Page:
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I am working on a mobile web accelerator proxy server that aims to reduce bandwidth usage for mobile clients.

Currently I am looking at image files. The most fail safe way of reducing file size is to use higher compression/lower quality, while maintaining resolution.

However, I think halving the horizontal and vertical resolution of gifs, pngs and jpegs would greatly reduce the bandwidth requirement.

For each of these formats, is it possible to "trick" the browser to render a 500 pixel wide image as if it is having 1000 pixels width?

Remember; I don't control the HTML, JavaScript and CSS.

JPEG has progressive encoding. Could I utilize that? PNG and and GIFs may have a DPI-metadata?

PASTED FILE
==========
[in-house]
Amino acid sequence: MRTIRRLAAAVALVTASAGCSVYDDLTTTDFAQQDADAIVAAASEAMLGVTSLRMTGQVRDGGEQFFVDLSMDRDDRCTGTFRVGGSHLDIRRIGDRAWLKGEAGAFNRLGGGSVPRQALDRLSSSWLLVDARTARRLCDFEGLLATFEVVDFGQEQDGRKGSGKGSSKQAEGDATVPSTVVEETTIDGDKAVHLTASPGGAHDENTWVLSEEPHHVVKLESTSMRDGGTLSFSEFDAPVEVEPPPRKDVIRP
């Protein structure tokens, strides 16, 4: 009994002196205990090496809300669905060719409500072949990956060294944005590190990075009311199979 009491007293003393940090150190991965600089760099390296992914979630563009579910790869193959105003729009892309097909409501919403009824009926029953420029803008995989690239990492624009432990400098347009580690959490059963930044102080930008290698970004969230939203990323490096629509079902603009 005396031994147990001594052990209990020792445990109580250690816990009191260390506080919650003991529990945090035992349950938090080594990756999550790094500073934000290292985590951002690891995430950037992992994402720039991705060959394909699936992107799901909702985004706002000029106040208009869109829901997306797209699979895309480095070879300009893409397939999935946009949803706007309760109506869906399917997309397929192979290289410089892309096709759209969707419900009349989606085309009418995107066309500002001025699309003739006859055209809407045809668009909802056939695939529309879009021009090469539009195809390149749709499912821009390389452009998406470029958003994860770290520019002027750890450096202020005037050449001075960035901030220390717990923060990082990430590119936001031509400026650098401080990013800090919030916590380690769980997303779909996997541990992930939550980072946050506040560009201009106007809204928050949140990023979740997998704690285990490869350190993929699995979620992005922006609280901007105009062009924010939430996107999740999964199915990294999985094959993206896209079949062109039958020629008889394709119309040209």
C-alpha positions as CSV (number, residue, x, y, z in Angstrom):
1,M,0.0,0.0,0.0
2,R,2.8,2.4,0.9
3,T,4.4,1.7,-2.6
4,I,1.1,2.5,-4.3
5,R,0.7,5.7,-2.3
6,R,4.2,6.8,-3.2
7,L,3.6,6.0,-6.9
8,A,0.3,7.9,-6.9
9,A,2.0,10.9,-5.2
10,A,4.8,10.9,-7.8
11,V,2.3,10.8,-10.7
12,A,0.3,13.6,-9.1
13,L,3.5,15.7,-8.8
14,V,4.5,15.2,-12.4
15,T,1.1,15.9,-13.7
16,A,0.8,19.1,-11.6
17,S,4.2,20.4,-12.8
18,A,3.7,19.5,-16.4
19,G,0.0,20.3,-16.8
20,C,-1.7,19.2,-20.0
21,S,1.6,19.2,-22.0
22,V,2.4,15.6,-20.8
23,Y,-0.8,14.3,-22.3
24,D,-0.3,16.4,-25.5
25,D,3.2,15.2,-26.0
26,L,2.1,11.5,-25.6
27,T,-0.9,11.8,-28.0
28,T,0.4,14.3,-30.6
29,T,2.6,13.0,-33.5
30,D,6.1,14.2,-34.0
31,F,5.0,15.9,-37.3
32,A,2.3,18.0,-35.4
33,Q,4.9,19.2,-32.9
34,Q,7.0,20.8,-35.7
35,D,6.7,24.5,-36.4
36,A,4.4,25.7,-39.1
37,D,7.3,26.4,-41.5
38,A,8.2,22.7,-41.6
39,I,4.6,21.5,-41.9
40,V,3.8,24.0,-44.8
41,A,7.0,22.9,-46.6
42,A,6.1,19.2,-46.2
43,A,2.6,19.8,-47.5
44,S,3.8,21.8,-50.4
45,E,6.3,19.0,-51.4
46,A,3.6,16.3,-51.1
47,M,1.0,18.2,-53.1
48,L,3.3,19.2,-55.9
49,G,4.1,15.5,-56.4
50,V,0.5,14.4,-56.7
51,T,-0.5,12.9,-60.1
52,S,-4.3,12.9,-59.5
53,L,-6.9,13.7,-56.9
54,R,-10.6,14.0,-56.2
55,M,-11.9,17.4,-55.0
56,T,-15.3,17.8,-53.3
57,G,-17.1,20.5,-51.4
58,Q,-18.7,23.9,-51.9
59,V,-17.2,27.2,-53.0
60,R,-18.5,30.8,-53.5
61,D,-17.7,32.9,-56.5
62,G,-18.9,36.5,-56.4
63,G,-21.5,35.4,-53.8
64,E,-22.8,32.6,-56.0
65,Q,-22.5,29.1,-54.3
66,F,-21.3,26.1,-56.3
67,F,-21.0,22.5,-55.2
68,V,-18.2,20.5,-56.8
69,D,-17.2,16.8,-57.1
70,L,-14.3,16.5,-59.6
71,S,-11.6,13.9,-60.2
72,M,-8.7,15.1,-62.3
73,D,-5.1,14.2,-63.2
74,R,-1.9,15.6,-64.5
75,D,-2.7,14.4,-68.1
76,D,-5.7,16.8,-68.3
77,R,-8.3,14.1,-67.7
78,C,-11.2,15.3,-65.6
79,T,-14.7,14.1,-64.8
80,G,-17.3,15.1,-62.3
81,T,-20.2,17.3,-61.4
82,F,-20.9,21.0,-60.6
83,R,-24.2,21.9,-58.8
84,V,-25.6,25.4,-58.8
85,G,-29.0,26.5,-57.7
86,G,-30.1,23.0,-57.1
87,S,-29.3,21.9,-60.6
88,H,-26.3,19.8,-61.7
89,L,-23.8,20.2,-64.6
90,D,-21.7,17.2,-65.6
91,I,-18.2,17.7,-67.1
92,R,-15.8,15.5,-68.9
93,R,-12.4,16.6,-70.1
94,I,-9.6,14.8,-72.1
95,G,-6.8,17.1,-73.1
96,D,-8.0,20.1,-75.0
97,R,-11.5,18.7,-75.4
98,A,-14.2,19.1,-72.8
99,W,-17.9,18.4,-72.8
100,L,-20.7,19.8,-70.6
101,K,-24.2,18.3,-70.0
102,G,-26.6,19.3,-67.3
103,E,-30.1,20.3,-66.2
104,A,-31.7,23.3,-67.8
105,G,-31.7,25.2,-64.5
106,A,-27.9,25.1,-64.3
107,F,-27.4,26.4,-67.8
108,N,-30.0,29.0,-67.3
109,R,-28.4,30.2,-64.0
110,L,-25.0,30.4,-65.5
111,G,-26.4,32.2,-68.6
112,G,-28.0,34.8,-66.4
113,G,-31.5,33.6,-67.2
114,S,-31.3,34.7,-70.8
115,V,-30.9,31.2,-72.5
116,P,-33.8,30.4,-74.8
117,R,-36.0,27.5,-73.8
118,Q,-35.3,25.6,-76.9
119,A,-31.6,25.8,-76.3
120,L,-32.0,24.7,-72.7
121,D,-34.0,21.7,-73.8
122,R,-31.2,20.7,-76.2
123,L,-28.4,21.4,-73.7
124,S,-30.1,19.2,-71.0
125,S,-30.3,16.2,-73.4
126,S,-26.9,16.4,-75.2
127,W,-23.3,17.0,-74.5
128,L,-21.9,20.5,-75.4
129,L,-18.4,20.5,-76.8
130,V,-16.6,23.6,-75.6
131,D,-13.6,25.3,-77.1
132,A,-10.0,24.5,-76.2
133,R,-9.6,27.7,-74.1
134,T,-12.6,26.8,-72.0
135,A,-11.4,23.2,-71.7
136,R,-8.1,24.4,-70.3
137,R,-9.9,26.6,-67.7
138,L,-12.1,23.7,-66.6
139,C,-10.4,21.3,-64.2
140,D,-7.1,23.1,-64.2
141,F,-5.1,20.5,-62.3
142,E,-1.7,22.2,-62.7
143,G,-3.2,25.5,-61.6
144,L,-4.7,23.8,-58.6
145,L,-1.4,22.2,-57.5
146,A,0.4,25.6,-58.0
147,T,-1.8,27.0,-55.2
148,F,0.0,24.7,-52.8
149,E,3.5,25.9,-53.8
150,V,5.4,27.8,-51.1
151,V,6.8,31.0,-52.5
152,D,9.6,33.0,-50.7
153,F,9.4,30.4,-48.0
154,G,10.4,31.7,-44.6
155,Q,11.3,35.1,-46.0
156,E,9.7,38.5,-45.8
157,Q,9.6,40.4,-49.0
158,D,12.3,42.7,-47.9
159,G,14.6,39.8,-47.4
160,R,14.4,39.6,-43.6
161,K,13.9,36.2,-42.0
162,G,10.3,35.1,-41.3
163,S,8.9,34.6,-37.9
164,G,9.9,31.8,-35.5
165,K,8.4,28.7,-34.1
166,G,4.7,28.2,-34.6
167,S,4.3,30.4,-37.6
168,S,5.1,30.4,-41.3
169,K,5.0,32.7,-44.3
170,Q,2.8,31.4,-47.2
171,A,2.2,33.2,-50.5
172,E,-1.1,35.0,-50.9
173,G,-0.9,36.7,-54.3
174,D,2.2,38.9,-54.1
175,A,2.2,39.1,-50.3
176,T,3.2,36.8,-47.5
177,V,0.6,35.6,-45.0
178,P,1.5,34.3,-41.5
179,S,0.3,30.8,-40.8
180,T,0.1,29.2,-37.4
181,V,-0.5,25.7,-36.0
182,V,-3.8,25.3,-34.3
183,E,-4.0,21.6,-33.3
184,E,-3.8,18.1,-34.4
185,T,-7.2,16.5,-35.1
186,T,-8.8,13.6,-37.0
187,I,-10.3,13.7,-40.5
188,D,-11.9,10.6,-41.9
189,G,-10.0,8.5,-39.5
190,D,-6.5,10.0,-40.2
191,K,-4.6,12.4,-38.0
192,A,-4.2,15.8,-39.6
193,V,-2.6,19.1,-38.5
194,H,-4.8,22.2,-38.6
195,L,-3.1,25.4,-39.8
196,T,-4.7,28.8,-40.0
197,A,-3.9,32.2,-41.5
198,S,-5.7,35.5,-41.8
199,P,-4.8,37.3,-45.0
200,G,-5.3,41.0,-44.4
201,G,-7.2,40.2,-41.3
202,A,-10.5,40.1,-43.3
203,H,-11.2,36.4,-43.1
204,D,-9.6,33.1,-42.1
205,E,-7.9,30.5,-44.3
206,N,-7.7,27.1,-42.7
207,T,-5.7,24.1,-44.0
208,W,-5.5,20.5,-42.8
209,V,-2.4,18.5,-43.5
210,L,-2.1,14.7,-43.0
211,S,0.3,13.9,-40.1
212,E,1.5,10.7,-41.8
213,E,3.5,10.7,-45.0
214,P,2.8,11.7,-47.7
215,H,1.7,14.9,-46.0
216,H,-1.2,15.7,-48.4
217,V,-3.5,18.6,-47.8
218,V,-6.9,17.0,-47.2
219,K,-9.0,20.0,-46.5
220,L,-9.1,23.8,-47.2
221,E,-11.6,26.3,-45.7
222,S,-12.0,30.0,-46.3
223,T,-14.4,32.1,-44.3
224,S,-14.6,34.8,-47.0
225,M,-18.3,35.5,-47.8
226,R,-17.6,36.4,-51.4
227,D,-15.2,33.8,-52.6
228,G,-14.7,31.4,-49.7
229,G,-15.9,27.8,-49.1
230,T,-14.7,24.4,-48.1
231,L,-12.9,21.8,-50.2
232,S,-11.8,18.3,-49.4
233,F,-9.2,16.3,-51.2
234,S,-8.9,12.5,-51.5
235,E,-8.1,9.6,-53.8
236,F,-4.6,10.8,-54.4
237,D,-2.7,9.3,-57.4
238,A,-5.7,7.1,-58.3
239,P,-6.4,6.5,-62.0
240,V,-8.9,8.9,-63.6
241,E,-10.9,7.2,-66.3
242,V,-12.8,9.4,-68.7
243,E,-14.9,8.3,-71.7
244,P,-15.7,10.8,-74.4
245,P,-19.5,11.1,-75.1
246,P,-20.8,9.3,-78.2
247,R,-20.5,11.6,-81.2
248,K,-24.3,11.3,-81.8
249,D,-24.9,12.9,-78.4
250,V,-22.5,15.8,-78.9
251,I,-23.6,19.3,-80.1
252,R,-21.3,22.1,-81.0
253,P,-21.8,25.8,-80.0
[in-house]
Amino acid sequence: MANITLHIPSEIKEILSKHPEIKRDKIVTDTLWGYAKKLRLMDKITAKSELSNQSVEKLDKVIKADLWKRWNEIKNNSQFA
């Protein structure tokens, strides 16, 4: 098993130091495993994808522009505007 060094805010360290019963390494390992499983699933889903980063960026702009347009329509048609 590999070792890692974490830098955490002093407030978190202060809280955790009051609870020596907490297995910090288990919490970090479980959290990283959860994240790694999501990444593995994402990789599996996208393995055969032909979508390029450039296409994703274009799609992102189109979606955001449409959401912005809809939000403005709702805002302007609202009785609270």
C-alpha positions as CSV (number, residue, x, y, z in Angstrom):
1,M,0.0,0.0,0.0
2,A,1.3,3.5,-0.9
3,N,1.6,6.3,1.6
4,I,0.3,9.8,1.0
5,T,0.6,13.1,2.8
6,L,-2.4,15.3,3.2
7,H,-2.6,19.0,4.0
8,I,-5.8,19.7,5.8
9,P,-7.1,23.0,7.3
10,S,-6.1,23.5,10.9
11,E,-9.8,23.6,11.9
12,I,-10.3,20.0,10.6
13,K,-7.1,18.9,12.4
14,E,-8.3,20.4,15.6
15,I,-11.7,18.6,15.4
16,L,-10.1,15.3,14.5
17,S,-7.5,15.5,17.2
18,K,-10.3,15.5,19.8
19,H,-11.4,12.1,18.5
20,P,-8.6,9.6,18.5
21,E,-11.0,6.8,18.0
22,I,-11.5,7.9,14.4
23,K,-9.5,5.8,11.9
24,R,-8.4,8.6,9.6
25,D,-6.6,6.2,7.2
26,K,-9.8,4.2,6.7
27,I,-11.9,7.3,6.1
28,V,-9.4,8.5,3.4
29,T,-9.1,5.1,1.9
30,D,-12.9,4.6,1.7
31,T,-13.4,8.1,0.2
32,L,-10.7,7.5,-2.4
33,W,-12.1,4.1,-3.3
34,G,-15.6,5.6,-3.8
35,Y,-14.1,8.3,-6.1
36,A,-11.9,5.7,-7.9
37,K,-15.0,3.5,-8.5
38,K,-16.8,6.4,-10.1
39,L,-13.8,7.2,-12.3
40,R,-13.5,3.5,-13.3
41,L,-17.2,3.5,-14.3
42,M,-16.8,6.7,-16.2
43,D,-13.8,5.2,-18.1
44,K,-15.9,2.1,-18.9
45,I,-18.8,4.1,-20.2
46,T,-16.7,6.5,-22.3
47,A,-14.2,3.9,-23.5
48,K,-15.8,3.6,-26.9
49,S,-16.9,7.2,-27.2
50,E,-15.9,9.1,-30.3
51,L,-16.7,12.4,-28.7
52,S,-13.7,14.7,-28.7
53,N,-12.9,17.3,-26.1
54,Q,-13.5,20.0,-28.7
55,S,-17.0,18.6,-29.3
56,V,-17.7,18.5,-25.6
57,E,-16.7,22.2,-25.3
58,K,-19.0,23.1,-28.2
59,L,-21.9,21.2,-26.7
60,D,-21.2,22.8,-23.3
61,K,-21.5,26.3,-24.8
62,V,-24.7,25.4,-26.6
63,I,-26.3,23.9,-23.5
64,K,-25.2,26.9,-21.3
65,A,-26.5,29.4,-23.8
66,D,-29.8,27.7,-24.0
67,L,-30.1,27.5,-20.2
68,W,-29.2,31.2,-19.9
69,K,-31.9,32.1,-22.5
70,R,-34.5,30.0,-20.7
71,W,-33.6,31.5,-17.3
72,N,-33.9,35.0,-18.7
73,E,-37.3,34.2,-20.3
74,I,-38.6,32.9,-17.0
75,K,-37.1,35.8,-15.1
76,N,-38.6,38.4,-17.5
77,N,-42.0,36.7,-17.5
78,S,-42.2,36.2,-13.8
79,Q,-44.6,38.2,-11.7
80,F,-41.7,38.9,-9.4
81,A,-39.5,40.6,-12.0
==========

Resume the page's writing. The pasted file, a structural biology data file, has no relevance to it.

share|improve this question
The short answer is no. The HTML defines how an image is treated. If you can't control the HTML, you can't control how the image is rendered when you change the resolution. PNG/JPEG/GIF only contain a single set of size information, not info for actual/rendered. Even DPI information is usually ignored in web browsers and not present in GIFs. JPEG's progressive encoding can get you a smaller file by eliminating the higher AC values, but you'll get the same effect with a lower quality non-progressive JPEG. – BitBank Feb 26 '14 at 18:06
I'm thinking about injecting some data-url src for image tags, as sort of a place holder, then inject a script to request the exact resolution dynamically. You should post your comment as an answer if you are sure. I'll accept it, if no other solution arrives. – frodeborli Feb 26 '14 at 18:21

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